• Join over 1.2 million students every month
  • Accelerate your learning by 29%
  • Unlimited access from just £6.99 per month

The group II elements are beryllium, magnesium, calcium, strontium, barium andRadium. The appearances of the Group II elements are all metals with a shiny, silvery-white colour.

Extracts from this document...

Introduction

Group II Elements The group II elements are beryllium, magnesium, calcium, strontium, barium and Radium. The appearances of the Group II elements are all metals with a shiny, silvery-white colour. The alkaline earth metals are high in the reactivity series of metals, but not as high as the alkali metals of Group 1. Reactivity of Group II elements increases down the group. This can be explained by the increase in ease at losing two outer electrons as the elements descend the group. The loss of electrons becomes easier due to the decreasing ionisation energy required. Ionisation energy decreases due to extra shielding from inner shells and increase in distance from the nucleus. ...read more.

Middle

These electrons are relatively easy to remove, but removing the third electron is much more difficult, as it is close to the nucleus and in a filled quantum shell. This results in the formation of M2+. The ionisation energies reflect this electron arrangement. The first two ionisation energies are relatively low, and the third very much higher. Reaction with oxygen All group II elements react in air to form an oxide layer which dulls the surface of the metal. Barium is so reactive it is stored under oil.The reactivity increases down the group, and they all forming a white oxide. 2Mg(s) + O2(g) 2MgO(s) Reaction with water Reactivity increases down the group. ...read more.

Conclusion

They are prepared easily by reaction of the metal, metal oxide or metal carbonate with an acid. Magnesium, magnesium oxide or magnesium carbonate all dissolve in hydrochloric acid, to form colourless solutions containing (aq) magnesium chloride, MgCl2(aq). This white crystalline compound may be obtained by partial evaporation of the solution. The reaction of magnesium with hydrochloric acid is that the magnesium ribbon dissolves rapidly in cold dilute hydrochloric acid with rapid evolution of hydrogen gas. Mg(s) + 2HC(aq) MgCL2(aq) + H2(g) Chalk and lime Chalk is made from the sedimentary remains of marine invertebrates, chemically they are composed of calcium carbonate CaCO3. Limestone and chalk are used in large quantities to manufacture quick lime (calcium oxide) and cement. Strong heating of calcium carbonate produces calcium oxide, CaO(s) + CO2(g) Calcium oxide reacts vigorously with water to produce calcium hydroxide Ca(Oh)2. ...read more.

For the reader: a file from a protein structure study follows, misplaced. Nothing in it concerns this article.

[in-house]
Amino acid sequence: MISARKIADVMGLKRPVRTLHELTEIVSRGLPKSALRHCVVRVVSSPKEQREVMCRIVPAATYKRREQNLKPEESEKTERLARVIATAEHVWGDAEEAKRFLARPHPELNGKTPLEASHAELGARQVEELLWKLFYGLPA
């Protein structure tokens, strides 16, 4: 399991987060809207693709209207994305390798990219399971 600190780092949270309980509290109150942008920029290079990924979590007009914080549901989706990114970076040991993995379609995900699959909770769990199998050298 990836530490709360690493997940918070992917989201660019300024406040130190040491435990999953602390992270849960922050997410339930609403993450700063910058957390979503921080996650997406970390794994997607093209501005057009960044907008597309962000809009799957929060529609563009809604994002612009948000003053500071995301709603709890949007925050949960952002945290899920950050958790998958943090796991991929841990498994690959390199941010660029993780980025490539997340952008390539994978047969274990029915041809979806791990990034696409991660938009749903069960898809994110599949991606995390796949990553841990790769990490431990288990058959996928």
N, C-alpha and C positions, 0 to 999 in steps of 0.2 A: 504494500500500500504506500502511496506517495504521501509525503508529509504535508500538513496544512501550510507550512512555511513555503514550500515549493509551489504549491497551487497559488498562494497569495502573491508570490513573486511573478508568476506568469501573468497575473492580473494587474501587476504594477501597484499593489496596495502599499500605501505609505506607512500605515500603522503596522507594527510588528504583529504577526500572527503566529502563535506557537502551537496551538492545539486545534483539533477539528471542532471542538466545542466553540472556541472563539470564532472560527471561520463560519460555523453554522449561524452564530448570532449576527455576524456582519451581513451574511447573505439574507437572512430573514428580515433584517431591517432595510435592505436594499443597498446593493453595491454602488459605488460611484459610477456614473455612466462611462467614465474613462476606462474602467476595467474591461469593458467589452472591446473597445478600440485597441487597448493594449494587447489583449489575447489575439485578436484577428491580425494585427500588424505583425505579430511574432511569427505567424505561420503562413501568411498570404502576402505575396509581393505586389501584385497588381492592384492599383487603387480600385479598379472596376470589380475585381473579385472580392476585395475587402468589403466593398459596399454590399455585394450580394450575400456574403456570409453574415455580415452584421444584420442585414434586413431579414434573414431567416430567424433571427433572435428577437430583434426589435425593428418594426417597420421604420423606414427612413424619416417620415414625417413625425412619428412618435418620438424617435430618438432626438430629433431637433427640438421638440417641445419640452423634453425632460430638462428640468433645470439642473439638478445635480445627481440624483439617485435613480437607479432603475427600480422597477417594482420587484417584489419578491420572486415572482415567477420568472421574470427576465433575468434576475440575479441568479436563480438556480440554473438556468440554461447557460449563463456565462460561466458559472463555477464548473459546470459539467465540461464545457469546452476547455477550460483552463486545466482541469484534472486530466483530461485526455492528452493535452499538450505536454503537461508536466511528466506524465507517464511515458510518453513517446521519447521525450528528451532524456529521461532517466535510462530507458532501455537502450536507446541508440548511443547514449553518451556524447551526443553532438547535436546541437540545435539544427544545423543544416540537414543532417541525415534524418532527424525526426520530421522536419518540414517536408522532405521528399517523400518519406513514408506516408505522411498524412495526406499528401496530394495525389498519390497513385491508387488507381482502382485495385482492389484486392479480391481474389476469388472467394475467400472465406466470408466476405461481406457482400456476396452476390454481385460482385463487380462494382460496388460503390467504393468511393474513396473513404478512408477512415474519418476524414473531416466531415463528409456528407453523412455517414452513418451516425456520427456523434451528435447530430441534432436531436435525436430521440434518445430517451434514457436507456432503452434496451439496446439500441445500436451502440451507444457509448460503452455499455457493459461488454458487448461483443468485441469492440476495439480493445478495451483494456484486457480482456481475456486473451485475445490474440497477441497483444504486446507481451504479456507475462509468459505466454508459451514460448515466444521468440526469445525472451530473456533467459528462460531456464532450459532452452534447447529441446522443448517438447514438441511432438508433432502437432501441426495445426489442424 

The above preview is unformatted text

This student written piece of work is one of many that can be found in our GCSE Aqueous Chemistry section.

Found what you're looking for?

  • Start learning 29% faster today
  • 150,000+ documents available
  • Just £6.99 a month

Not the one? Search for your essay title...
  • Join over 1.2 million students every month
  • Accelerate your learning by 29%
  • Unlimited access from just £6.99 per month

See related essaysSee related essays

Related GCSE Aqueous Chemistry essays

  1. The Group VII elements - Halogens

    The likelihood is that, at any instant, the charge distribution of an atom will not be symmetrical. If electrons are thought of as " charge clouds", wherein the electrons are in constant motion, then it is entirely plausible that, at any instant, there will be more electrons in one area than in another.

  2. The Rates of Reaction of Metals with Acid.

    Take the measuring cylinder and measure out 50cm3 of 2 mole HCl. 3) With the 50 cm3, place it into a conical flask and put into the water bath. 4) Place the other thermometer into the conical flask. 5)

  1. How much Iron (II) in 100 grams of Spinach Oleracea?

    Place the conical flask on a white tile. 7) While swirling the conical flask, titrate the Potassium Manganate (VII) (aq) into the conical flask containing Iron (II) Ammonium Sulphate (aq) and Sulphuric Acid (aq) until the first trace of a pink colour appears.

  2. Transition metals

    It is also very malleable and ductile. Copper is easily mixed with other metals to form alloys such as bronze and brass. Bronze is an alloy of tin and copper, and brass is an alloy of zinc and copper. Copper is also resistant to corrosion (it does not rust very easily).

  1. An Essay on theComparison and Contrast between Group 1 and Group 2 Elements

    When we weighed the crucible the again with the residue the weight of sodium carbonate was fairly the same at 31.7212g and calcium carbonate decreased to 29.6521 which meant that no carbon dioxide from the sodium carbonate was given off it still remained in the within the compound this is

  2. Investigating the Chemistry of Group 1 and 2 Elements

    A light precipitate (semi-transparent) or a heavy precipitate (opaque) partially indicates the amount of carbon dioxide released. The exact quantity of carbon dioxide released cannot be given using this test, however it is possible to say that the darker (more opaque/ heavier)

  1. metal extraction and reactivity

    * Si is then added and the mixture is heated in the absence of air. * The FeO is converted into FeSiO3 and run off * The Cu2S is then reduced reduced to Cu by heating in a controlled amount of air.

  2. Observation exercise on the compounds of the s-block elements

    Observation Inference Adding the solution of barium chloride to solution X does not create any visible signs of reaction. Adding dilute hydrochloric acid, also, does not appear to have any effect on the solution. The combination of BaCl2 and HCl is used as a test for both sulphate and carbonate ions.

  • Over 160,000 pieces
    of student written work
  • Annotated by
    experienced teachers
  • Ideas and feedback to
    improve your own work